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What is the price for cheaper furniture?


The furniture industry has been in a race toward the bottom for the past 15 years, but there are some trends coming that could turn things around for the industry, writes Steve Layton.

 

What does a race to the bottom mean? It means lower prices and usually lower quality. Smaller margins that puts pressure on business’ bottom lines and then a downturn in customer service. In the end, no one wins.

 

Over the past 10-15 years there’s been a significant downward swing on price tags in the furniture industry and, correspondingly, very little upward movement in terms of quality. The truth is, most brands aren’t making any money and consumers now have less choice of quality items than they did just a decade ago.

 

The big drop in furniture prices isn’t something to cheer about, even from a consumer perspective. When the retail prices aren’t conducive to making margins, it forces factories to reduce their prices to a point where they can’t go any lower. It’s not sustainable. For example, there are now three or four major retail chains where there is no point of difference, what was once a selection of furniture options has morphed into the same furniture store. What they sell is based on the lowest prices and marketing.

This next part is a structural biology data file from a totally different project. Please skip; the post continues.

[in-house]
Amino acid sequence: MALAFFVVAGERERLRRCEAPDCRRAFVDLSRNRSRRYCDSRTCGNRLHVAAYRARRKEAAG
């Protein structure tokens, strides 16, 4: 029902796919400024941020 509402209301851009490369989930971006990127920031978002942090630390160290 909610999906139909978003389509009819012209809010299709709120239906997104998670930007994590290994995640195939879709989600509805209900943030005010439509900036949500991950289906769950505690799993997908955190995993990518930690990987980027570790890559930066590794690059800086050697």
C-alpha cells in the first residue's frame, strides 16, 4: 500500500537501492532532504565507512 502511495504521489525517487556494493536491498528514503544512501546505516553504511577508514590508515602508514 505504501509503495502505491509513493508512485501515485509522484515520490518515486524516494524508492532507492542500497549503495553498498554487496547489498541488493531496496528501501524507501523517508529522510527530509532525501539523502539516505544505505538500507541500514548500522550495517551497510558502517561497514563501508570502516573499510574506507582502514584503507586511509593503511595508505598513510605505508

As one of the early pioneers in developing China’s production and export of furniture to Australia, the USA and Europe, I’ve worked with most of the large furniture retailers over the past 30 years and witnessed first-hand the changing face of the industry.

 

We have seen lots of casualties in the discount wars. Smaller retailers have been swallowed up by bigger brands so that approximately six groups control the industry now. This partly accounts for why about 90% of all manufacturing occurs offshore in China. There’s nothing wrong with sourcing from China – my business The Layton Group has been in that business for three decades – but because of the consolidation of furniture businesses, diversity in stock and stock quality has suffered for many retailers and the biggest losers are the consumers.

 

Necessity is the mother of invention

While some businesses have keeled over, a few have started to turn things around through innovation. The ‘in-a-box’ trend, where bulky items such as mattresses and sofas are stuffed into a much smaller box for easier delivery and better manoeuvrability has certainly disrupted the industry. That’s thanks to materials such as memory foam, which has also enabled the increasingly common ‘try it for X nights’ guarantee, removing some of the risk from the purchase.

 

The idea for my recently launched business, Sofa Brands, came from a place of frustration that in the race to the bottom. I asked: What if we could increase the availability of high quality furniture in Australia? What if we could leverage off the huge volumes that we are doing in China and pass those savings on to the Australian consumer and give them access to quality Italian heritage sofas at amazing prices? And that is what we have done.